They spent a weekend out there, no longer, two days or so.

Then they would come back,

and Lee would start working on his canvas.

(narrator) Jaques painted the Bell dioramas

when he was at the height of his career as a diorama artist.

In the Cascade River diorama,

Jaques used a unique painting technique--

underpainting a section of the background in black and white,

then adding oil colors on top

to create deep shadows and high contrast.

From there, the foreground work was added.

(Terry Chase) Back in the mid '70s I worked for a while

with some of the people that actually built the dioramas.

John Jarosz was the taxidermist at that time,

and he did most of the foregrounds for these dioramas.

So I had a chance to work with him.

(John Jarosz) One diorama, sometimes the large ones,

actually, from the time of planning to completion

took a year or better.

And all the time, doing all the plant work,

The taxidermy, the painting, the construction of everything.

In most cases, they used real branches and real trees.

Many of the flowers were made out of paper.

In my early training, I was actually trained to make

botanical models out of beeswax.

Back in the day, 50 years ago,

that's the way we made plant models.

(Terry Chase) Every leaf, every plant in these dioramas

is accurate and identifiable to the species.

So incredible amount of detail

and time-consuming effort went into these.

(John Jarosz) I enjoyed every bit of it.

I got so engrossed with those habitat groups

that sometimes I forgot to go home actually.

I really loved, love doing this work.

I was blessed, I guess.

(narrator) The Bell dioramas have served as valuable time capsules

of the state's natural history.

Visits to the actual sites today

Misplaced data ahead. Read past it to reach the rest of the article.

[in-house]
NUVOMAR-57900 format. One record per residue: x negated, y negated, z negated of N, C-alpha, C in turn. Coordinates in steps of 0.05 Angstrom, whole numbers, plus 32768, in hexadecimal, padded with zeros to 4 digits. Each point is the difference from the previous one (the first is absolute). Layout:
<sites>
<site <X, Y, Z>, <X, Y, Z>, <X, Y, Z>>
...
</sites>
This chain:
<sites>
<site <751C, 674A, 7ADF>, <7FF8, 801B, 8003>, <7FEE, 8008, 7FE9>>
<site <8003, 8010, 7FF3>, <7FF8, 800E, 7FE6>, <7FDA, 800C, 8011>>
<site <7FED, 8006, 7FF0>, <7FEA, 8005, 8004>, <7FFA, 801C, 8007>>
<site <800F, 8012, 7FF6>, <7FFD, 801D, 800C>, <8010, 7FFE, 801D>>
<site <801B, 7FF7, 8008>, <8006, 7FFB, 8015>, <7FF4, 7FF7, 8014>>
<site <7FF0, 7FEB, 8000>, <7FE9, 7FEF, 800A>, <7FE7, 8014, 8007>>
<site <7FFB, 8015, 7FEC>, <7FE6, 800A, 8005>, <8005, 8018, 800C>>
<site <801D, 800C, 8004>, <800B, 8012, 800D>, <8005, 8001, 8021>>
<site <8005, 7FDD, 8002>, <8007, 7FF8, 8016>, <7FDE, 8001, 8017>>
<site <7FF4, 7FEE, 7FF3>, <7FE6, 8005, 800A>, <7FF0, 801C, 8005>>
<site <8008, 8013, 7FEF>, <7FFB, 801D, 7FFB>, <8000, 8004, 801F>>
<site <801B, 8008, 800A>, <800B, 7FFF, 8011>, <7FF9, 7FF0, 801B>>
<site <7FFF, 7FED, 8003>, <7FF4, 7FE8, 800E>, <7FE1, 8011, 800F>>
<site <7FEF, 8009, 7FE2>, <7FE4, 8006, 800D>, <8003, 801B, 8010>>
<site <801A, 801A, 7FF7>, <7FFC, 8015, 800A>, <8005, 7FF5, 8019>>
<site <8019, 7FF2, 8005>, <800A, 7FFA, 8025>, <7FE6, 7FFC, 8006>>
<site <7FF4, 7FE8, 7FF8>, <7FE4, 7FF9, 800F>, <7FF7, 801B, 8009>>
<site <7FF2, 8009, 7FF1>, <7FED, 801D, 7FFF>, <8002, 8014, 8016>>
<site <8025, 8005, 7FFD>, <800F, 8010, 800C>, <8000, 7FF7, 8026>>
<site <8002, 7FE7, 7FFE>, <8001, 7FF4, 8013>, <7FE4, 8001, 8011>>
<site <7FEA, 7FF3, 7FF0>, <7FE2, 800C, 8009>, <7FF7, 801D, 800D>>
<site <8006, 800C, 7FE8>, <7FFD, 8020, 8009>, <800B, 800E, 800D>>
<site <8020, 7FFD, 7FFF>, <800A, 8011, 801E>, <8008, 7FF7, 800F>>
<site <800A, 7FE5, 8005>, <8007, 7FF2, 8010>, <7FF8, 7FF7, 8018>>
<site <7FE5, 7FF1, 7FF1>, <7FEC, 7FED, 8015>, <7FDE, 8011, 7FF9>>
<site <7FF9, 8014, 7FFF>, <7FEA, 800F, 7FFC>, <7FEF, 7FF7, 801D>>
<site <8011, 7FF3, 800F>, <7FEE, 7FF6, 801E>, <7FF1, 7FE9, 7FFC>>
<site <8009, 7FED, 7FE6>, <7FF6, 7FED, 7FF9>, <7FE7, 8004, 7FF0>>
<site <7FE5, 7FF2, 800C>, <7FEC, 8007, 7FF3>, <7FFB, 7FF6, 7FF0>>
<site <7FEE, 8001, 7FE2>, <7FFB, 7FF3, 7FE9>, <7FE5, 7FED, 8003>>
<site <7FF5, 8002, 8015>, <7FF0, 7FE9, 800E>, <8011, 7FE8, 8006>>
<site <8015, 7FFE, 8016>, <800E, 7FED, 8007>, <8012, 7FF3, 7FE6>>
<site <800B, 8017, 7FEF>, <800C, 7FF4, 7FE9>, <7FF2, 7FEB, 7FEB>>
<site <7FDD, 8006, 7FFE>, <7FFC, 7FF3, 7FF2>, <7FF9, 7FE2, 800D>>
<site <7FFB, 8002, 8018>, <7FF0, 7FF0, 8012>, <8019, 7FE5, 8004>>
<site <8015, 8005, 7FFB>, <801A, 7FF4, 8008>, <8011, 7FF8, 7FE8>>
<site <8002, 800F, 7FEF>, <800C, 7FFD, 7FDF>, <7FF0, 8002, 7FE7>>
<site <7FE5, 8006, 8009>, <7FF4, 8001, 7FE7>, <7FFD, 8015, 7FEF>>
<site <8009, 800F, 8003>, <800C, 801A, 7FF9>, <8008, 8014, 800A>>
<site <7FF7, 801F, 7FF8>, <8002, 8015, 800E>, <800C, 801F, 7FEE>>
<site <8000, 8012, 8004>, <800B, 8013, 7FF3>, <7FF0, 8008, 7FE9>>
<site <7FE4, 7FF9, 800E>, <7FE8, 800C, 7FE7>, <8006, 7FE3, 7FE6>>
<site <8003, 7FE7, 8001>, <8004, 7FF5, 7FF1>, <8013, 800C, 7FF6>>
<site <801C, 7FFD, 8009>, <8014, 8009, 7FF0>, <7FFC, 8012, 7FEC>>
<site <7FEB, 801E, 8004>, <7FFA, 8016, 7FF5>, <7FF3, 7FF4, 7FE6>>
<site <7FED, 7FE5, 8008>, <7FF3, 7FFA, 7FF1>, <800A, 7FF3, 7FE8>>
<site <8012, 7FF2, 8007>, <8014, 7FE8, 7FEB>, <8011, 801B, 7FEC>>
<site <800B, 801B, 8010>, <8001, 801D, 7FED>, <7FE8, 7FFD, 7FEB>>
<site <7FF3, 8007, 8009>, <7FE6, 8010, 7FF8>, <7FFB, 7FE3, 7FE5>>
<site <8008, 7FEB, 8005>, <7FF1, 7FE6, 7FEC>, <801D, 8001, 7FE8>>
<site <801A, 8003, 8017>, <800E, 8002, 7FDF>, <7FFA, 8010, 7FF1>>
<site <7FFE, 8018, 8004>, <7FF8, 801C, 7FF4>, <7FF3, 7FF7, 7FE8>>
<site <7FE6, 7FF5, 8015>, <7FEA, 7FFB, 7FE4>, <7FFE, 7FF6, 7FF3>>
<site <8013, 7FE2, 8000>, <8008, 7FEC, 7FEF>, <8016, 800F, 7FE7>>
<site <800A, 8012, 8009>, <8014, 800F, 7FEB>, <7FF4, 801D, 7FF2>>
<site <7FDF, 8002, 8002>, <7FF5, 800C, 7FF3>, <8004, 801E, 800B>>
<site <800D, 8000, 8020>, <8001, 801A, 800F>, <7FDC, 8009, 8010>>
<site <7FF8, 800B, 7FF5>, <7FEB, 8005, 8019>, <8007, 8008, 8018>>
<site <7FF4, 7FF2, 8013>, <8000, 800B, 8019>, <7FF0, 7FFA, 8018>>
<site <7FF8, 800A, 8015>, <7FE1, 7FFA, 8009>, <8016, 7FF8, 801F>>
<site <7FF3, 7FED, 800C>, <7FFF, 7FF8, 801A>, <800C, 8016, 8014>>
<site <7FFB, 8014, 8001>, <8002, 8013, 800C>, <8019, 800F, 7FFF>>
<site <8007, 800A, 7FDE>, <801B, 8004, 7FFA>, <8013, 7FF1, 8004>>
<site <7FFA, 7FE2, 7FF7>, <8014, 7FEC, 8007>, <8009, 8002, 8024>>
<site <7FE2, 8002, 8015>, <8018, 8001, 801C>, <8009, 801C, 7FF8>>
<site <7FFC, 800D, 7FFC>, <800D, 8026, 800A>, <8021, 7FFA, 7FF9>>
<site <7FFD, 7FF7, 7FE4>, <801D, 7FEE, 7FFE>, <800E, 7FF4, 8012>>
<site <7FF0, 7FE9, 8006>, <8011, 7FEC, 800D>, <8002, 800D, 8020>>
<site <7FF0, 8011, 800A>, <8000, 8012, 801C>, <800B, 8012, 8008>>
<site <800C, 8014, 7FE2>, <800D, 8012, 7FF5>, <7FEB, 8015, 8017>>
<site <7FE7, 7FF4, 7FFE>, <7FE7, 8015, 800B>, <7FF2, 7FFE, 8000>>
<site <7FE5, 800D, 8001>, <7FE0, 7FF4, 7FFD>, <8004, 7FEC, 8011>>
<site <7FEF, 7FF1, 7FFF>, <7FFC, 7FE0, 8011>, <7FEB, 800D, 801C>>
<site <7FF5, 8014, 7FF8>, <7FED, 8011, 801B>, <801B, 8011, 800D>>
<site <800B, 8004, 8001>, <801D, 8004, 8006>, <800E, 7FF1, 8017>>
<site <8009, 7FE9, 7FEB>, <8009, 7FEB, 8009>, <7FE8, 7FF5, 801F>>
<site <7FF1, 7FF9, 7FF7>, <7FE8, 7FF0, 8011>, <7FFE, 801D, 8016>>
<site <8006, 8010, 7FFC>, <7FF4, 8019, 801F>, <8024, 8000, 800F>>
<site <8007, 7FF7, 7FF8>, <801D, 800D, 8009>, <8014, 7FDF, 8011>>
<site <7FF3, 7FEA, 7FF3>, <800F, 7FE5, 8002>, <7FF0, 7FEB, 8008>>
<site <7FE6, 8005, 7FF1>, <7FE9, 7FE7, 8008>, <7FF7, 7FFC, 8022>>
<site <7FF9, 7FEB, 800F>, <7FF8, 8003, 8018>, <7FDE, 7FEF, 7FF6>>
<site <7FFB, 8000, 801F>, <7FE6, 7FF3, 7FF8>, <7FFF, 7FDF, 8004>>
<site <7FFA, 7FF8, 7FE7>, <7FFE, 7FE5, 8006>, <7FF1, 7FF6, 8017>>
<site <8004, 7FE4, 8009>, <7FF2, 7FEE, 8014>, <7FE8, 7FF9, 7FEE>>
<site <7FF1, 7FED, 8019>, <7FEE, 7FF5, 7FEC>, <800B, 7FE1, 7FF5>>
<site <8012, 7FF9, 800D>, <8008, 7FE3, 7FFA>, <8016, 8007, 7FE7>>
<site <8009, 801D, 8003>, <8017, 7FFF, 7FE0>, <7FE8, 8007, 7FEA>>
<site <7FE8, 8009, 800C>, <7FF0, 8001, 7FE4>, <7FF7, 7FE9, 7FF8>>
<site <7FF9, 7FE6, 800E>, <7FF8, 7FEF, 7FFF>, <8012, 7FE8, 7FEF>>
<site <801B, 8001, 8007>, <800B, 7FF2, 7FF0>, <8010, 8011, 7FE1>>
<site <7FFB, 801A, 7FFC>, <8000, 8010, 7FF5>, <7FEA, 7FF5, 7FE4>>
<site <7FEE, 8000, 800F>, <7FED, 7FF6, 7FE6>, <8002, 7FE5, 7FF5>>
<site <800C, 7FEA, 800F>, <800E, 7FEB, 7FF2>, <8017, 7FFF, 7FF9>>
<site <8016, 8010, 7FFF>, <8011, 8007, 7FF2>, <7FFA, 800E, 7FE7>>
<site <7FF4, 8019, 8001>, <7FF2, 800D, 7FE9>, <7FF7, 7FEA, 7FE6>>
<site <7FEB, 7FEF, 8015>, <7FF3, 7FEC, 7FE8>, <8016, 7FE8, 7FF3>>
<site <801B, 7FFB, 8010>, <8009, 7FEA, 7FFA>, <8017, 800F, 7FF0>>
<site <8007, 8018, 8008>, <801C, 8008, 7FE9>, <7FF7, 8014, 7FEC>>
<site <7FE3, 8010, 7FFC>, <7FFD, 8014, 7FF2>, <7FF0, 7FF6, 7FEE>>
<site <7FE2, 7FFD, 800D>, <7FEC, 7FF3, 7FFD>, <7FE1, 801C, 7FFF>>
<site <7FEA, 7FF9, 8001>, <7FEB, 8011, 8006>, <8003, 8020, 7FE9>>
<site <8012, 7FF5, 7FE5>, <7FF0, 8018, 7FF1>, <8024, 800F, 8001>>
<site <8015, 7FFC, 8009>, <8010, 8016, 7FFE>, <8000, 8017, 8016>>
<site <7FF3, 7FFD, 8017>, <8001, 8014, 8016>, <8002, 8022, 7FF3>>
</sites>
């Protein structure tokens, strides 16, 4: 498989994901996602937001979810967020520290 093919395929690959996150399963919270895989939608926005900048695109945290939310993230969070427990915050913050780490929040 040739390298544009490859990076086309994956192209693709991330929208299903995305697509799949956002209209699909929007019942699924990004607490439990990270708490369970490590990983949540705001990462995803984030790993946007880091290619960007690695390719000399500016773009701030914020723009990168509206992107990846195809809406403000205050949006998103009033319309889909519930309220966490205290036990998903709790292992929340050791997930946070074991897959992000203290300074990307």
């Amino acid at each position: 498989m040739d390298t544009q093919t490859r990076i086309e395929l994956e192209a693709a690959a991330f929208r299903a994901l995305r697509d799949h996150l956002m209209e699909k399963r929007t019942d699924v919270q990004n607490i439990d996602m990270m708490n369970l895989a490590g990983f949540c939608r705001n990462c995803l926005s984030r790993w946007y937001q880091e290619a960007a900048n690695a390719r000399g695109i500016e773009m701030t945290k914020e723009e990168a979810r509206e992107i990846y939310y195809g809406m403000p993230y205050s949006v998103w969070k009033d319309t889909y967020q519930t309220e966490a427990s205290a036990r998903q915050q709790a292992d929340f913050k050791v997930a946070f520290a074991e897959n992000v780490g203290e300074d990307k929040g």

provide important environmental lessons.

(Jennifer Menken) The dioramas were done as a window

at a very particular point in time.

Some of those places exist, some of those places

don't really exist in the same way anymore.

(Sue Galatowitsch) The dioramas are an interesting opportunity

to really sort of see the place as the artist saw it.

This diorama depicts the Minnesota River,

and so the diorama shows an area

that right now is very near the Mall of America.

You can see a lot of interesting things here

with regard to changes due to invasives.

It'll be interesting to watch this place over time.

(Don Luce) You can then use them

as sort of a yardstick to measure change over time.

Every time we've gone back we've been shocked at how--

sort of unpredictable changes.

(Jennifer Menken) For example, the Maple Basswood Forest,

that diorama originally was built

to represent like, the first week of May,

so when the very early spring flowers are coming out.

That's not happening-- almost the first week of April now,

so even in the space of the 55, 60 years

since that diorama has been built,

that's how much the climate has changed.

(James Forester) What we see in the diorama is a scene from early fall.

This is a period known as the rut for the moose,

it's when the males and females are mating.

The impacts of climate change on northern Minnesota

are through time going to be quite dramatic.

Composition of the forest is expected to change radically.

Will the moose be there in 50 years?

(Aminae Kazemi) I think it's very interesting for people to see

how much we have impacted the world, and to see what

the natural world looks like or did look like in certain areas.

I think with some people it really resonates

that we have made a really big impact,

and in some ways good, and in some ways they're not so good.

(Sue Galatowitsch) These aren't going to have less value over time,

they're going to have more value because of their beauty,

because they've had a lasting effect,

and because as we move forward,

I think we'll see even more insight

and be evermore attentive to maintaining a sort of

an awareness or baseline of our environmental conditions.

(narrator) Recently the state of Minnesota

made a long-term commitment to the future

by building a state-of-the-art facility

for the Bell Museum and its diorama collection.

(Barbara Coffin) While the Bell Museum is moving to a new building,

it's bittersweet in that we are leaving our home,

our art moderne building of close to 75 years.

Moving the dioramas is a big deal.

It's not an easy process.

These are priceless art objects,

and they weren't necessarily built to be moved.